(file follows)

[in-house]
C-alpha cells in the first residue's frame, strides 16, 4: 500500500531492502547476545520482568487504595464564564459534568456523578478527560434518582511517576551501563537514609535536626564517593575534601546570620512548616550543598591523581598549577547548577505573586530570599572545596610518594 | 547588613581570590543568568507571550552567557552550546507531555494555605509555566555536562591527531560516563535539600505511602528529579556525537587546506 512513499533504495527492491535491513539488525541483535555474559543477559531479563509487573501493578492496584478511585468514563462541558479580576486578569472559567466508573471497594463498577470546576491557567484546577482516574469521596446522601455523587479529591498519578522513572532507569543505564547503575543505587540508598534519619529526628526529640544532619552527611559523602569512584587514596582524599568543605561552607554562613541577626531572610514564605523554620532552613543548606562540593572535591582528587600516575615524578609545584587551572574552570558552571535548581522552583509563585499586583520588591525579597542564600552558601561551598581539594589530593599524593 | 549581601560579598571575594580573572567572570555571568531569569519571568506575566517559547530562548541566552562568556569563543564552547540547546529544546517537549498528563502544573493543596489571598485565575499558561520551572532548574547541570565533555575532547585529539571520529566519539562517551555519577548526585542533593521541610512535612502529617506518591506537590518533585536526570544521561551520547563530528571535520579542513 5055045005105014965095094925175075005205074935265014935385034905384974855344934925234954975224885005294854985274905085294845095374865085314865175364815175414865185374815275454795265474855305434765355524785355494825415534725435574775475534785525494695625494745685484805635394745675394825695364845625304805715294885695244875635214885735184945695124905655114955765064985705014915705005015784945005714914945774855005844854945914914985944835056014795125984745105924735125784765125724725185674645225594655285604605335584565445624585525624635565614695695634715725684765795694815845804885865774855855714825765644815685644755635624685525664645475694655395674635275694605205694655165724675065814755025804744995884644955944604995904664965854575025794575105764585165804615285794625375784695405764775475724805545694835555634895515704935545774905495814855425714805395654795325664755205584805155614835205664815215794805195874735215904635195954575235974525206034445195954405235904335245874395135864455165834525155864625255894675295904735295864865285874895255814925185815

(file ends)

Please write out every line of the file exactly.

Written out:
[in-house]
C-alpha cells in the first residue's frame, strides 16, 4: 500500500531492502547476545520482568487504595464564564459534568456523578478527560434518582511517576551501563537514609535536626564517593575534601546570620512548616550543598591523581598549577547548577505573586530570599572545596610518594 | 547588613581570590543568568507571550552567557552550546507531555494555605509555566555536562591527531560516563535539600505511602528529579556525537587546506 512513499533504495527492491535491513539488525541483535555474559543477559531479563509487573501493578492496584478511585468514563462541558479580576486578569472559567466508573471497594463498577470546576491557567484546577482516574469521596446522601455523587479529591498519578522513572532507569543505564547503575543505587540508598534519619529526628526529640544532619552527611559523602569512584587514596582524599568543605561552607554562613541577626531572610514564605523554620532552613543548606562540593572535591582528587600516575615524578609545584587551572574552570558552571535548581522552583509563585499586583520588591525579597542564600552558601561551598581539594589530593599524593 | 549581601560579598571575594580573572567572570555571568531569569519571568506575566517559547530562548541566552562568556569563543564552547540547546529544546517537549498528563502544573493543596489571598485565575499558561520551572532548574547541570565533555575532547585529539571520529566519539562517551555519577548526585542533593521541610512535612502529617506518591506537590518533585536526570544521561551520547563530528571535520579542513 5055045005105014965095094925175075005205074935265014935385034905384974855344934925234954975224885005294854985274905085294845095374865085314865175364815175414865185374815275454795265474855305434765355524785355494825415534725435574775475534785525494695625494745685484805635394745675394825695364845625304805715294885695244875635214885735184945695124905655114955765064985705014915705005015784945005714914945774855005844854945914914985944835056014795125984745105924735125784765125724725185674645225594655285604605335584565445624585525624635565614695695634715725684765795694815845804885865774855855714825765644815685644755635624685525664645475694655395674635275694605205694655165724675065814755025804744995884644955944604995904664965854575025794575105764585165804615285794625375784695405764775475724805545694835555634895515704935545774905495814855425714805395654795325664755205584805155614835205664815215794805195874735215904635195954575235974525206034445195954405235904335245874395135864455165834525155864625255894675295904735295864865285874895255814925185815